The cloud is free only
to go with the wind.
The rain is free
only in falling.
The water is free only
in its gathering together,
in its downward courses,
in its rising into the air.
In law is rest
if you love the law,
if you enter, singing, into it
as water in its descent.
Or song is truest law,
and you must enter singing;
it has no other entrance.
It is the great chorus
of parts. The only outlawry
is in division.
Whatever is singing
is found, awaiting the return
of whatever is lost.
Meet us in the air
over the water,
sing the swallows.
Meet me, meet me,
the redbird sings,
here here here here.
~ Wendell Berry, The Law That Marries All Things
If we were having coffee, I would welcome you back to the Wabi-Sabi Ranch with a big smile and big hugs. Or a handshake or a nod, depending on what you’re most comfortable with when it comes to greetings. Come on in out of the cold. It’s not as chilly as you might expect in January, but it’s still cold. Weather rumor has it that we’ll be back down in the 20’s for highs by the end of the week with some snow in the forecast for the weekend. That makes today seem positively warm. Let’s have a seat in the kitchen and I’ll get you something to drink. There’s the usual coffee and tea (caff and de-caff), along with some hot chocolate. Since it’s sunny and not too cold, maybe we can go for a walk after we get caught up a bit.
How are you? What have you been up to lately? How is the season (winter here in the northern hemisphere, summer in the southern) treating you? Has it been very cold or very hot? Have you traveled anywhere since our last chat? Read any good books? Or seen any good films?
There are times to cultivate and create, when you nurture your world and give birth to new ideas and ventures. There are times of flourishing and abundance, when life feels in full bloom, energized and expanding. And there are times of fruition, when things come to an end. They have reached their climax and must be harvested before they begin to fade. And finally of course, there are times that are cold, and cutting and empty, times when the spring of new beginnings seems like a distant dream. Those rhythms in life are natural events. They weave into one another as day follows night, bringing, not messages of hope and fear, but messages of how things are.
~ Chogyam Trungpa
You’re probably wondering where I’ve been. Nowhere in particular, to be honest. I can’t even say I’ve been busy. Oh, there have been full days and times when I did feel a little busy, but mostly it’s been a quiet January. I haven’t traveled anywhere. Now that I think about it, I don’t think I’ve even been out to Assateague. It seems best not to put too much stress on our local National Seashore while the shutdown continues. Perhaps a little unfair, too. We need to renew our pass. We could take advantage of the current situation and go without one. That doesn’t sit right with me. I have never minded having to pay to get in, just as I have never minded that my tax dollars support our national parks and pay the salaries of those who work there who should not have had to go without two paychecks because the Big Baby decided to throw a tantrum after watching someone on television condemn him for not sticking to his promise to raise a wall of bigotry and hatred.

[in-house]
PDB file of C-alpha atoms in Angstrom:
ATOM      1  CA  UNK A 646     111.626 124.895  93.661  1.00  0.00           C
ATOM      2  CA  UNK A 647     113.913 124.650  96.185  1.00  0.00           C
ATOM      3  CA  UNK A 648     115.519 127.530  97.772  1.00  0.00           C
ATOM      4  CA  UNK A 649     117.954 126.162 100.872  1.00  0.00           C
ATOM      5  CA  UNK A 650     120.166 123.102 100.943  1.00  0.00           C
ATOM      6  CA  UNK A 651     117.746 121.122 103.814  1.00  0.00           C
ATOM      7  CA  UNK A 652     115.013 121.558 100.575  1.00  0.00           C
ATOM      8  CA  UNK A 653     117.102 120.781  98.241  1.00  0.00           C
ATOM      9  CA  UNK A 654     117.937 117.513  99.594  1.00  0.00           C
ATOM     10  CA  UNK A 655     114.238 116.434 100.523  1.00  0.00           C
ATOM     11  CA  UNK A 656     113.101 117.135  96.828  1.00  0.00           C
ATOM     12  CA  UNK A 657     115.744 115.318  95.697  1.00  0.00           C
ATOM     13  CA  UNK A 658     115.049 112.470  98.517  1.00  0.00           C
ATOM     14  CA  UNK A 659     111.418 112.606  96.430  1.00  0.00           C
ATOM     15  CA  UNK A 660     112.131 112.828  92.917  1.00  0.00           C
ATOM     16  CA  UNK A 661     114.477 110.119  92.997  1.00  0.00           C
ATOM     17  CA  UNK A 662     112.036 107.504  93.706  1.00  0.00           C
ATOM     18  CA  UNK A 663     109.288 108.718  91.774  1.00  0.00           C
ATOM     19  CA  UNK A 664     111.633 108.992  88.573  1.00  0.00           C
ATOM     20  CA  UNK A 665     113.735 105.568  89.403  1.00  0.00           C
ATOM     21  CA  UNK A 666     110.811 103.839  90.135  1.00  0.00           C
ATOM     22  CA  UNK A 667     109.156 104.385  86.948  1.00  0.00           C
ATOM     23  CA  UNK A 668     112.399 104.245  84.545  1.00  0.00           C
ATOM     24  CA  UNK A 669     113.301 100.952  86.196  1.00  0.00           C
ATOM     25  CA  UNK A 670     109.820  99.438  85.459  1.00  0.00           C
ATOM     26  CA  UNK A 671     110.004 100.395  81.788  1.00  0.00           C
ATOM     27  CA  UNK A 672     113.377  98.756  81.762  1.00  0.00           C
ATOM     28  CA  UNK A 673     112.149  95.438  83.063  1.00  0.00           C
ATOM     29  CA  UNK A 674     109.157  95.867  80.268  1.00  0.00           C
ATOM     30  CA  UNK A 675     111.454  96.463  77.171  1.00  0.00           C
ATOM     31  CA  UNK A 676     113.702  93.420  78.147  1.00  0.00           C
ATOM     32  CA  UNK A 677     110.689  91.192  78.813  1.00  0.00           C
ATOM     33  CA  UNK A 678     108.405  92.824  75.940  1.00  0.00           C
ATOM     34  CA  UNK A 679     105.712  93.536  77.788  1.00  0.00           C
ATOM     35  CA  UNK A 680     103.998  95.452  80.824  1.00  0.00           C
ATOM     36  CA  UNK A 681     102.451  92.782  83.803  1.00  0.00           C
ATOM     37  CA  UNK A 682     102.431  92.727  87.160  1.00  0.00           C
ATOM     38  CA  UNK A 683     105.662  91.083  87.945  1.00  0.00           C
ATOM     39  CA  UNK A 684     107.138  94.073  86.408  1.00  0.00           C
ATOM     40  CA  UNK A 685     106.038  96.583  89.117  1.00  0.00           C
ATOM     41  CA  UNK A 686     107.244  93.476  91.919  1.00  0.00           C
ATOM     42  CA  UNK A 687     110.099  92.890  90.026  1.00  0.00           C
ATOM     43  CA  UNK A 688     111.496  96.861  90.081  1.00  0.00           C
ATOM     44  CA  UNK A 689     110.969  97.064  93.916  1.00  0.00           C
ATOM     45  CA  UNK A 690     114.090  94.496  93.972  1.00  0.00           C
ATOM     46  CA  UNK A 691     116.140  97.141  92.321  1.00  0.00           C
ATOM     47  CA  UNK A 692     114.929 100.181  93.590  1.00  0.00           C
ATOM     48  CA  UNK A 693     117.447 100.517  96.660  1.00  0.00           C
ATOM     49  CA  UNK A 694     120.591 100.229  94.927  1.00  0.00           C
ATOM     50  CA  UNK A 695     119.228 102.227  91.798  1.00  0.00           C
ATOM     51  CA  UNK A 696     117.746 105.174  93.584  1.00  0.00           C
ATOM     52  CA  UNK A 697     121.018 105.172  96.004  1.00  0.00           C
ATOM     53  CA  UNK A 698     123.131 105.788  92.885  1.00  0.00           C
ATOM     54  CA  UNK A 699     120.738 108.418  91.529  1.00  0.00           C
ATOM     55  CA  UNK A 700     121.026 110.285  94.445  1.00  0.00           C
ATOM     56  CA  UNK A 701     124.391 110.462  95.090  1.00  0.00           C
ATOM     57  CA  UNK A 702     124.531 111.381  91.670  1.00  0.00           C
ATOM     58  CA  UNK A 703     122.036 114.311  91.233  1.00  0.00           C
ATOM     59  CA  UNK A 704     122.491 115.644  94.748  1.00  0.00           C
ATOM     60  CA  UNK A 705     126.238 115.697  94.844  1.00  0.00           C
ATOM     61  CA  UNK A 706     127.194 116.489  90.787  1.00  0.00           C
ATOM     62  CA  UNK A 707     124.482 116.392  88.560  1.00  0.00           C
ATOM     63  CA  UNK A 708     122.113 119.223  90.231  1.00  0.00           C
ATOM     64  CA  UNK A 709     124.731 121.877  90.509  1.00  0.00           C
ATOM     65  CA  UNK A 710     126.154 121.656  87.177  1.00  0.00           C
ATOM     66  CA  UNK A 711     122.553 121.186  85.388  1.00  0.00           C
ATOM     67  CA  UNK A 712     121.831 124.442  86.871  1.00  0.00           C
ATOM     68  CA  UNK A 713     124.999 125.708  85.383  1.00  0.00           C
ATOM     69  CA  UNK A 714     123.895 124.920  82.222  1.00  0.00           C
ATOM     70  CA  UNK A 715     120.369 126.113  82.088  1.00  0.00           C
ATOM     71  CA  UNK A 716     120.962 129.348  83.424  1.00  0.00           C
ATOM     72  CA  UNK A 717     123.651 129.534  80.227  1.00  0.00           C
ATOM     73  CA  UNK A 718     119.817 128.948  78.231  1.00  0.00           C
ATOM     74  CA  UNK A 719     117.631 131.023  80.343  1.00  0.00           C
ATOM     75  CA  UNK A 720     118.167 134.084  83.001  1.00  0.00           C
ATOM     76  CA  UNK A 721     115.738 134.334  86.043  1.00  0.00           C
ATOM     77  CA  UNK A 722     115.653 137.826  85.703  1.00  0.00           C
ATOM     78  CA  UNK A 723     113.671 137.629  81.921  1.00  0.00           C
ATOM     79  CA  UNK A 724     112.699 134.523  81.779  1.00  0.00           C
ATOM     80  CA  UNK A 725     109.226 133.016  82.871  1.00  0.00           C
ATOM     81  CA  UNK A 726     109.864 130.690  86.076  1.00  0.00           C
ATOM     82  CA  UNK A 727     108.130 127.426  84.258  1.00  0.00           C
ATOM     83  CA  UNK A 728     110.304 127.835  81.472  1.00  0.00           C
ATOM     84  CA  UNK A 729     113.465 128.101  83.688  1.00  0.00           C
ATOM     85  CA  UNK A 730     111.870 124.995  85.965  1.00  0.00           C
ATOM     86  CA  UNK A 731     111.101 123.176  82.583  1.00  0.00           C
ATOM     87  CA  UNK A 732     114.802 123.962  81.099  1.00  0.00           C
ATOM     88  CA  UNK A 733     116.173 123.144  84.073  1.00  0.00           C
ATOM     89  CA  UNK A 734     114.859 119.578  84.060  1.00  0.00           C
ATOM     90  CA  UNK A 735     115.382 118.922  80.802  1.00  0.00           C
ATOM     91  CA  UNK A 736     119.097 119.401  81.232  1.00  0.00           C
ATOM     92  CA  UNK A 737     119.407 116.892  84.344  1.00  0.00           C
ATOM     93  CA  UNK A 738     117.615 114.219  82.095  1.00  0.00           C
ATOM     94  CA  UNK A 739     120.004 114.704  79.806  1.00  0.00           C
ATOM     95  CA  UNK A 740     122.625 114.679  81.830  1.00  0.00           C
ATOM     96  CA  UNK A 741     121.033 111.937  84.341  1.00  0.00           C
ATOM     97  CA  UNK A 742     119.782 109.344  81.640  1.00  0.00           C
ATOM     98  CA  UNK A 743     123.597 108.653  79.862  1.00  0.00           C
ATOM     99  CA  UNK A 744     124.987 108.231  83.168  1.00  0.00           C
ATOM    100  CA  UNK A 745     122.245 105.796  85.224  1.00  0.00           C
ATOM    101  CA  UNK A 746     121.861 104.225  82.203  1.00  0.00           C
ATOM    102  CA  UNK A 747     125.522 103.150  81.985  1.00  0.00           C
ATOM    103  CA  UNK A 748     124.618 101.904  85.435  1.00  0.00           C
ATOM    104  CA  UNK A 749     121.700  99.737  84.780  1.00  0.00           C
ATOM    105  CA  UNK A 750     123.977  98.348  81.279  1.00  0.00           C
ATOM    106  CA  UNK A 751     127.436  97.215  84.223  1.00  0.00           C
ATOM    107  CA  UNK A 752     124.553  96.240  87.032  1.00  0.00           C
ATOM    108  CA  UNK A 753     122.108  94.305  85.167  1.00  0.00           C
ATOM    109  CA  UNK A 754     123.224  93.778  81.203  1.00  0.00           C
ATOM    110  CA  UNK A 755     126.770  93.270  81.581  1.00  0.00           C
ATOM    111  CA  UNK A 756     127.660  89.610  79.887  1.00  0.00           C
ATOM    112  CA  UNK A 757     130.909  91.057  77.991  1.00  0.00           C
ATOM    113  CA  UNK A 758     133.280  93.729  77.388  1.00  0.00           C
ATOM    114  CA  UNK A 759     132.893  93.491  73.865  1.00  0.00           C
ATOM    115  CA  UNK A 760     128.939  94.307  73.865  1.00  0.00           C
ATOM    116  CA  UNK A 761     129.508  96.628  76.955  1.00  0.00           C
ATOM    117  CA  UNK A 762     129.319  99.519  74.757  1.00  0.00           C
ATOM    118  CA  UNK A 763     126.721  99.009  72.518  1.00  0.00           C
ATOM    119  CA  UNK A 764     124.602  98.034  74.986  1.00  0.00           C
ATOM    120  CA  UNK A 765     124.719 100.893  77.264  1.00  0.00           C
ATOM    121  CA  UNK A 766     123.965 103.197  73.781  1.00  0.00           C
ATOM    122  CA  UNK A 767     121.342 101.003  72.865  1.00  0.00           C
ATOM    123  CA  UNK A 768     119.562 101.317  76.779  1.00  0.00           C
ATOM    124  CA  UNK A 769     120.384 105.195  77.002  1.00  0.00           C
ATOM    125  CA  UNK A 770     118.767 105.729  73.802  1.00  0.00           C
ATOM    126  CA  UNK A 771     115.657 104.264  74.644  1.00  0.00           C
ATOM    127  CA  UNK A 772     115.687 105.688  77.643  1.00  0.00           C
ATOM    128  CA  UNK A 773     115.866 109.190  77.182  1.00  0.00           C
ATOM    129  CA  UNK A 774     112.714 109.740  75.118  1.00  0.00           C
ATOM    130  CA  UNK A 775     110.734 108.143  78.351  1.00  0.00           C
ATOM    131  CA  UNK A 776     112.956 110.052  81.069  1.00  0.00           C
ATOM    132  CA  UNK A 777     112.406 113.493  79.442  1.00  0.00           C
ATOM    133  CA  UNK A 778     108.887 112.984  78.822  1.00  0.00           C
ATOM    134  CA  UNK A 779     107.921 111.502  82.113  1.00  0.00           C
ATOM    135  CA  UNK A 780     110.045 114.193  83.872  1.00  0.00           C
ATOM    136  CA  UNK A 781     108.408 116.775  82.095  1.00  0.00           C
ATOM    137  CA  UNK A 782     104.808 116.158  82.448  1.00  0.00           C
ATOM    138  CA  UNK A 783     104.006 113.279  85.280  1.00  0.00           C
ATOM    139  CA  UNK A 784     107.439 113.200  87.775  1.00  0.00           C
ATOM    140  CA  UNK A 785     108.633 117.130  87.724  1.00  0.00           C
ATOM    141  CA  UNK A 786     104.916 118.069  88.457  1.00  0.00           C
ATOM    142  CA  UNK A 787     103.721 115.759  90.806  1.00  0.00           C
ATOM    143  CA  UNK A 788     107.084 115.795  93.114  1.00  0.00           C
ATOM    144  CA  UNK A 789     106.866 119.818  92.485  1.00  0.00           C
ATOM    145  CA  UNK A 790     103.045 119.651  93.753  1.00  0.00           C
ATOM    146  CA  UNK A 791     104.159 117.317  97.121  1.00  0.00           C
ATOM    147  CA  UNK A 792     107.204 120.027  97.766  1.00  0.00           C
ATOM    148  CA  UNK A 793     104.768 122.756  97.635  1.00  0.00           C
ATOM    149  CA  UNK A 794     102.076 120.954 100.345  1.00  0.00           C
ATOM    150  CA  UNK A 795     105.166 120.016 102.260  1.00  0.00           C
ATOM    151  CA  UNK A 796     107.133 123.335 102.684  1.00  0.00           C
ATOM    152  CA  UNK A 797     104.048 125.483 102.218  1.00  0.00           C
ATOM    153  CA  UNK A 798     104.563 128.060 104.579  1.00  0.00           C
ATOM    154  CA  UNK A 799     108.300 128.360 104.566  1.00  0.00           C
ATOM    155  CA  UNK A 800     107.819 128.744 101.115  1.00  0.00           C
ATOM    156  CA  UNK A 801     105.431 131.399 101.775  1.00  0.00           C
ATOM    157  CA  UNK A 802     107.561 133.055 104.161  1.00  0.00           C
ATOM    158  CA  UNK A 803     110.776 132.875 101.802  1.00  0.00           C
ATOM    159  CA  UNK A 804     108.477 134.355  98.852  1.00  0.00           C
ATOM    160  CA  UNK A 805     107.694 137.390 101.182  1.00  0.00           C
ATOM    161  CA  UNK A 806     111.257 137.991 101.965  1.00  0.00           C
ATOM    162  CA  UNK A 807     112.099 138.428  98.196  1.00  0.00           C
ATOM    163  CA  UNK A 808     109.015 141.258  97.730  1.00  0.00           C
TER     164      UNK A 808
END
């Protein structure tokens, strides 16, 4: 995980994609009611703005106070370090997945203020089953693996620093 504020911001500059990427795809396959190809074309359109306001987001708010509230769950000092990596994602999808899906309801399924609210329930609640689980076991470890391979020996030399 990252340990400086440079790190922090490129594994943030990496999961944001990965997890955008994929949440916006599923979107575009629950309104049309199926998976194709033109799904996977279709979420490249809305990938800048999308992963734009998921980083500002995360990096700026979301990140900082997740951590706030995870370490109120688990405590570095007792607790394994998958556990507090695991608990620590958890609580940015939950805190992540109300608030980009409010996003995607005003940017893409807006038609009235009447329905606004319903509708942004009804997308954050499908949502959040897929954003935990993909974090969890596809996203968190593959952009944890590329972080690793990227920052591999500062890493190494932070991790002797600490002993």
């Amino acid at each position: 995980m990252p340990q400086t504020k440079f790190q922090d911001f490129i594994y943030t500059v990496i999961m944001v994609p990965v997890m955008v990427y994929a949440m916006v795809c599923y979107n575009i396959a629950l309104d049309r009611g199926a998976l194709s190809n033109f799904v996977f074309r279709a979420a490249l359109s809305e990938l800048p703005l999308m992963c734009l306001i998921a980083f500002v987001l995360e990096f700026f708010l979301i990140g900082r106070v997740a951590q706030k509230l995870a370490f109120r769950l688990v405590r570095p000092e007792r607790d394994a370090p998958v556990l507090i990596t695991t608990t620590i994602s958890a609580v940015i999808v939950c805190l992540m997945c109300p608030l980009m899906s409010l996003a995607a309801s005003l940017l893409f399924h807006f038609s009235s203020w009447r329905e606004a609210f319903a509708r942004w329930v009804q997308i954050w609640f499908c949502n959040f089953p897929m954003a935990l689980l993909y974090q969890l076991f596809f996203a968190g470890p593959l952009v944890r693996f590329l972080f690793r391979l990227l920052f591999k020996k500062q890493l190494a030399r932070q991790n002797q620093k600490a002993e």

Where I have been is… immersed. Immersed in the day and the daily routine. Immersed in sunrises and sunsets. Immersed in The Art of Self-Care course I am taking. Immersed in learning to listen while also learning how to be heard.
I have been learning new routines, routines that follow the day and the season. I have been taking my daily walks, not always with the camera but sometimes it comes along for the stroll. I have been reading the workbook for the course, listening/watching videos that are part of the course, and reading books for pleasure and for learning.
I have been playing board games (Backgammon, mostly) or having long conversations with M or with others. I have been attending meetings, including a training workshop, for our local Keep America Beautiful affiliate. I have hosted a meeting of another community group here at the ranch. I am learning that community is important. I suppose I knew that, but I know it better now.
I have missed this community, our cybernook so to speak, but couldn’t figure out how to get started writing again. I have been writing, Morning Pages, every day. That is not the stuff of which blog posts are generally made, at least not my blog posts.